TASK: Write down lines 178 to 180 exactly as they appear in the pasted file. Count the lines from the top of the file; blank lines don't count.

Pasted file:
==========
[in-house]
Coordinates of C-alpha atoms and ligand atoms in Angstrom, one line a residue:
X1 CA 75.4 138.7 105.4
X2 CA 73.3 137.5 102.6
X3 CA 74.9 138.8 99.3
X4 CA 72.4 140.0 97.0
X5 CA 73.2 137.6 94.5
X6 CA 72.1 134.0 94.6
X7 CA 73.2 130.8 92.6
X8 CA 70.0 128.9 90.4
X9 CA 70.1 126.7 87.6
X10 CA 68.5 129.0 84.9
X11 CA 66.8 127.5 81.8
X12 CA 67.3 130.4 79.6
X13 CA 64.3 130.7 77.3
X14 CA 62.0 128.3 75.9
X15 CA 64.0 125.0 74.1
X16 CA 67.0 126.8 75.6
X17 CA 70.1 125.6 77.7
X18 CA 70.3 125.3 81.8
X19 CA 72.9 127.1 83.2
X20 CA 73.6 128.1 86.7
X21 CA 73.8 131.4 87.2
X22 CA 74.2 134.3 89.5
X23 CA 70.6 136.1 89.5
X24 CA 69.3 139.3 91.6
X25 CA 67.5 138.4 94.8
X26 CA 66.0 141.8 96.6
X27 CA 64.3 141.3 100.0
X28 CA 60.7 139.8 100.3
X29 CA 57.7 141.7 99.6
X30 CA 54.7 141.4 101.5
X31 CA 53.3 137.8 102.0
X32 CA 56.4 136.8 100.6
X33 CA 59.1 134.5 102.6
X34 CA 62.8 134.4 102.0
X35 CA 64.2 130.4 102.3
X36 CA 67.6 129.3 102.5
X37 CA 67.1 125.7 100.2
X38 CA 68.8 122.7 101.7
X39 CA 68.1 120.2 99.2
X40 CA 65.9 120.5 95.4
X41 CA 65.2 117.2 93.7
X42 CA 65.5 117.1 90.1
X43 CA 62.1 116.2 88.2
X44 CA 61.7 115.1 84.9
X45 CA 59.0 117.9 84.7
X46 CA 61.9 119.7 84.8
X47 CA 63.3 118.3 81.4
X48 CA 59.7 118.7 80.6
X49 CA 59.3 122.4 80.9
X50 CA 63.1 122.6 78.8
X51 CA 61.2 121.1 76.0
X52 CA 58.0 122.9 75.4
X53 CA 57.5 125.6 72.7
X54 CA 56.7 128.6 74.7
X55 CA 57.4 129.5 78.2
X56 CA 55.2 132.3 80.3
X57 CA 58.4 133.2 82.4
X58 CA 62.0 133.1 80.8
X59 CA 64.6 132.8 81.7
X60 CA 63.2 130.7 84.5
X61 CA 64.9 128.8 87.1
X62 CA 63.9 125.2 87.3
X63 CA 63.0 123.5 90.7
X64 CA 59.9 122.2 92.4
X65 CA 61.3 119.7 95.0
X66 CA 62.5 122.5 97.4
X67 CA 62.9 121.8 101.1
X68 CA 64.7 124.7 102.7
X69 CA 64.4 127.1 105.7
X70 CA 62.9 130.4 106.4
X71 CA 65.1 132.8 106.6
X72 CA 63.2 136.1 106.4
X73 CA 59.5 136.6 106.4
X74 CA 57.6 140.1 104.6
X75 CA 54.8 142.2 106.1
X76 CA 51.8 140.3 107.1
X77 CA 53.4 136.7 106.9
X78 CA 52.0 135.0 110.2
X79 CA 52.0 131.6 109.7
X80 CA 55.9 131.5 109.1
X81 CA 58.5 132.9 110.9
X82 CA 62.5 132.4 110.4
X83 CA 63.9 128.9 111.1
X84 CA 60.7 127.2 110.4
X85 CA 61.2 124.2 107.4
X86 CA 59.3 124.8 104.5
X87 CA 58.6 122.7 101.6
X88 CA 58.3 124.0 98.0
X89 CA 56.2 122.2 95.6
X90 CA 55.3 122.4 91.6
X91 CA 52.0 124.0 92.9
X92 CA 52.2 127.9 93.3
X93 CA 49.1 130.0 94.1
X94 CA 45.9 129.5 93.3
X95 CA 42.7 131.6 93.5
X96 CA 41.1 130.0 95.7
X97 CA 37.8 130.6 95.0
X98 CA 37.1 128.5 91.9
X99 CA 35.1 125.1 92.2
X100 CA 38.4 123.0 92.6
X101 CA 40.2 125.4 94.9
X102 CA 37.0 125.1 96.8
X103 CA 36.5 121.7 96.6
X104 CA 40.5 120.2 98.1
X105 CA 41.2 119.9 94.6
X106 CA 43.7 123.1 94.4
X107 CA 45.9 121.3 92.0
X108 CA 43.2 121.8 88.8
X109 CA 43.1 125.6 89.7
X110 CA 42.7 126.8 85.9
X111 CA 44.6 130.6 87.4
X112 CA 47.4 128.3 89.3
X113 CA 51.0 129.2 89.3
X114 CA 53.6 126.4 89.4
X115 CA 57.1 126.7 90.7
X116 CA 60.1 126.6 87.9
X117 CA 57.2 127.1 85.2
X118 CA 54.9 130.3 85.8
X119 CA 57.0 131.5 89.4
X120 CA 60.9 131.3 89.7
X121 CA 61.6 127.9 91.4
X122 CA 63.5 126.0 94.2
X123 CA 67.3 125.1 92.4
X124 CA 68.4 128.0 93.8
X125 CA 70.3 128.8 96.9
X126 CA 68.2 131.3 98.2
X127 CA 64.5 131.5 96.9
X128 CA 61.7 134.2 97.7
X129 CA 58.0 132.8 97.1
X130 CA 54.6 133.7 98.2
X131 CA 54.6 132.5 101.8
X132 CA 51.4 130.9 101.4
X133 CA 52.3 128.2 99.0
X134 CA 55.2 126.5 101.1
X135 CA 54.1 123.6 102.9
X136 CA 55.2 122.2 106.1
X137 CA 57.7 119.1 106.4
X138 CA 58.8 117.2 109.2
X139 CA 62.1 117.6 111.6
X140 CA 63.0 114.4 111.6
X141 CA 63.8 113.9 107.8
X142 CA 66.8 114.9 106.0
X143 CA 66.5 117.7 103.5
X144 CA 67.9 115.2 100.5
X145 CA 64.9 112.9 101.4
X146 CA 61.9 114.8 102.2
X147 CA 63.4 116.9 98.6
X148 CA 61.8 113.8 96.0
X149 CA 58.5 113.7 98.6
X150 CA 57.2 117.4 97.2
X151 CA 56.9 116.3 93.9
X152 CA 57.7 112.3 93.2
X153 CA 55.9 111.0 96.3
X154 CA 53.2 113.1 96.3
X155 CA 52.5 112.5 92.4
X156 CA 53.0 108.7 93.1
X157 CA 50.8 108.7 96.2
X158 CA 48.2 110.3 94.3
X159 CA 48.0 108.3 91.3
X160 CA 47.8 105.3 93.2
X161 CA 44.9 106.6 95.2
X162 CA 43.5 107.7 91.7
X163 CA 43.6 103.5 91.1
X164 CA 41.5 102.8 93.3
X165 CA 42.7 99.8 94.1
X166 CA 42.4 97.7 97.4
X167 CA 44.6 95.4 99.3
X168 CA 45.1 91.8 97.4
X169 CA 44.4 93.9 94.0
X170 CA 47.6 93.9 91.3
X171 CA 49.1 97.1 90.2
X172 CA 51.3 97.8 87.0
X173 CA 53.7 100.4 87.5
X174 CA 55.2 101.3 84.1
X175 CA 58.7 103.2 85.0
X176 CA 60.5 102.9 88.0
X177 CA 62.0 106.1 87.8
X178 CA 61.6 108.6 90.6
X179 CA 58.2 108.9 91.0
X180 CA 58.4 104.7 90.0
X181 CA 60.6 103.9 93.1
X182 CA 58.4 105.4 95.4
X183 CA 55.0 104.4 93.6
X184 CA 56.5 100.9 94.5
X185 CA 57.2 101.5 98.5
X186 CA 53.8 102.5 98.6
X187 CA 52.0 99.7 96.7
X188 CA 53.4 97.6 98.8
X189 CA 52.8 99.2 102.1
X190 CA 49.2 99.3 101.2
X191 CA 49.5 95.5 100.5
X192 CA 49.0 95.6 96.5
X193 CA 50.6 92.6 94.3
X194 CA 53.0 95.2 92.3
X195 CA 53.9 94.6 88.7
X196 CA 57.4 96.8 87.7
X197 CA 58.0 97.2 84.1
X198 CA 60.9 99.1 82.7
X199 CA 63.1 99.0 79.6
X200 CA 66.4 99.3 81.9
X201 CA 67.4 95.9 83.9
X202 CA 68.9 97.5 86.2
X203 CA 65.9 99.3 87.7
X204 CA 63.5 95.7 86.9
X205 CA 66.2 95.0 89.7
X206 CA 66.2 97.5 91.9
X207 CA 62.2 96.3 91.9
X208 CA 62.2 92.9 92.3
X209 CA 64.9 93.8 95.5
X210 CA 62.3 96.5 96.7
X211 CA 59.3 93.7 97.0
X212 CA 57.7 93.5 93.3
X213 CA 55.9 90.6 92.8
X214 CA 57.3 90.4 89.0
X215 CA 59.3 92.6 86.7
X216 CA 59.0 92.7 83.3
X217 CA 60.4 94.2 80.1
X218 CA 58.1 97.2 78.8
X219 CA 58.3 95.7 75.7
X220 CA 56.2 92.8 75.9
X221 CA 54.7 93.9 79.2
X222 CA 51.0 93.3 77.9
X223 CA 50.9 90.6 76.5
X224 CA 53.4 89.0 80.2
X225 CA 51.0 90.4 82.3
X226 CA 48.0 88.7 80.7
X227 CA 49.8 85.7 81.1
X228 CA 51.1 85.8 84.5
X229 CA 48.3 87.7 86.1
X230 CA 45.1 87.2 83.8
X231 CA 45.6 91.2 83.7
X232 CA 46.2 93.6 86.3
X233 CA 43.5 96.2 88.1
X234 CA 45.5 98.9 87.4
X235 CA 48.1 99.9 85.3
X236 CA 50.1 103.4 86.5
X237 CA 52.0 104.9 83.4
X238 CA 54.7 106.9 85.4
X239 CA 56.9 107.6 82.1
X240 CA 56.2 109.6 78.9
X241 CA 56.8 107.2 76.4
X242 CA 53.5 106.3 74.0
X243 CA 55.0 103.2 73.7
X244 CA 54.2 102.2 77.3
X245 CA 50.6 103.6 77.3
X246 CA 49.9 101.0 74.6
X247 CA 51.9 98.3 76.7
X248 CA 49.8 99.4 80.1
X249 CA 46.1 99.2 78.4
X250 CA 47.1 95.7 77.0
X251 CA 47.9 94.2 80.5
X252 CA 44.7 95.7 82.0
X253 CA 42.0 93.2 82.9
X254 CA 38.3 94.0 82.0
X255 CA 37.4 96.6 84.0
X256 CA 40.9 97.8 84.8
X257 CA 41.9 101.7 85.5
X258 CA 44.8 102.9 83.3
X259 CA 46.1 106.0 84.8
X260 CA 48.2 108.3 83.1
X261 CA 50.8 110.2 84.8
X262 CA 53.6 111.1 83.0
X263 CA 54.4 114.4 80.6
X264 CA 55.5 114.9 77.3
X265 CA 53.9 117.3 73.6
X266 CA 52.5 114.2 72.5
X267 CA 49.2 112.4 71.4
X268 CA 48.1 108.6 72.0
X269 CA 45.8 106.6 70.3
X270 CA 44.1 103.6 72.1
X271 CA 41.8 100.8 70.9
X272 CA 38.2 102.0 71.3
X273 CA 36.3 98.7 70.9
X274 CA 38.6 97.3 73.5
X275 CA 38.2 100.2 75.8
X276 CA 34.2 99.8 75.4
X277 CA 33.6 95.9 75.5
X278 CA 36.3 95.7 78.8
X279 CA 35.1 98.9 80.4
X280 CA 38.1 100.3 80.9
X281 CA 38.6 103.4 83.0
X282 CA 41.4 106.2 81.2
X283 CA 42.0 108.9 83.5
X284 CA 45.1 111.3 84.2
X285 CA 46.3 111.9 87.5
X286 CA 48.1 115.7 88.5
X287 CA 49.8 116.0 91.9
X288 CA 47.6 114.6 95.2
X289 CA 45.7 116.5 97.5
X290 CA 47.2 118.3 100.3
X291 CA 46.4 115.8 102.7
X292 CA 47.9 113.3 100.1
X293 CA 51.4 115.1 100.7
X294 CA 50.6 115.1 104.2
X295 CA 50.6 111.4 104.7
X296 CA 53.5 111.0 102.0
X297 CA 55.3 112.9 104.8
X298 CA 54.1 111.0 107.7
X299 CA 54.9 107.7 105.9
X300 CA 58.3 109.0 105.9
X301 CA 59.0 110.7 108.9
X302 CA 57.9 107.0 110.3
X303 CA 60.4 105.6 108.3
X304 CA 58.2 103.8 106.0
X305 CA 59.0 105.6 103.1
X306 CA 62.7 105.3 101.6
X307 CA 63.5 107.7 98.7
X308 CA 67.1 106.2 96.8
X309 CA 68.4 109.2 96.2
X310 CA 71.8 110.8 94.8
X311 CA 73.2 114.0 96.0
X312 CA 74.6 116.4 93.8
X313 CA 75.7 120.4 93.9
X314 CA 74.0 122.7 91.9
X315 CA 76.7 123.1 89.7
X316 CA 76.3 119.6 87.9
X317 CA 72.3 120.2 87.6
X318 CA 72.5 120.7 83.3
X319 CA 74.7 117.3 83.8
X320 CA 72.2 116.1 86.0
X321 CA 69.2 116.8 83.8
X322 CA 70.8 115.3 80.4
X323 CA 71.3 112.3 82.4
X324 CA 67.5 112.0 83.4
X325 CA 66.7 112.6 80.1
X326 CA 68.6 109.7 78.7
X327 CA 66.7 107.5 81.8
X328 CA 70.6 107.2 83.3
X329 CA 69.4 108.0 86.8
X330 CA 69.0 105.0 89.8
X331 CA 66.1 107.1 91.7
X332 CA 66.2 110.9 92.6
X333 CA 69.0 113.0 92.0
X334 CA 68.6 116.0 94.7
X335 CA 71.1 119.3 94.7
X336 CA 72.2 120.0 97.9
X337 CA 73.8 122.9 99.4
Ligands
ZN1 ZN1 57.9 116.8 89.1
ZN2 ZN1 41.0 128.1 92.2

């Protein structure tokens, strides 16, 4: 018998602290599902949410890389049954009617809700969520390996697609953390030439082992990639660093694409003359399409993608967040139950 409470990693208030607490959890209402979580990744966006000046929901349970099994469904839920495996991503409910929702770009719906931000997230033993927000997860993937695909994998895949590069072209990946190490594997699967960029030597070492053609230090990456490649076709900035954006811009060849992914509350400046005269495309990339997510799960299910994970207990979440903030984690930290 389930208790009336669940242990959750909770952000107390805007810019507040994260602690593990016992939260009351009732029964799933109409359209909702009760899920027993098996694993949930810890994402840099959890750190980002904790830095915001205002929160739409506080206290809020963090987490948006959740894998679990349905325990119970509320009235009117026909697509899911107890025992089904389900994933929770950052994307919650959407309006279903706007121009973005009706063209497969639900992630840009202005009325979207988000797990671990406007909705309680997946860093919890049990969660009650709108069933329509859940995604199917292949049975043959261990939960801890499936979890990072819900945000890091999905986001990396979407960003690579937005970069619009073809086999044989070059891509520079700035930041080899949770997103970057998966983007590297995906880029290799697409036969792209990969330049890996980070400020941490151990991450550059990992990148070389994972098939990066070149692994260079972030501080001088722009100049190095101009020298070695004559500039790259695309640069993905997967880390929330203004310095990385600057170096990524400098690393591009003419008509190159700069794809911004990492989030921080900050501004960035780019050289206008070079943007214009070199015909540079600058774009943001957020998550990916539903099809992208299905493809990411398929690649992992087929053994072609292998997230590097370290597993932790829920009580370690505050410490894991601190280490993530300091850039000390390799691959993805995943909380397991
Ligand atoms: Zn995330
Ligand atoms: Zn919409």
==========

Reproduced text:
X176 CA 60.5 102.9 88.0
X177 CA 62.0 106.1 87.8
X178 CA 61.6 108.6 90.6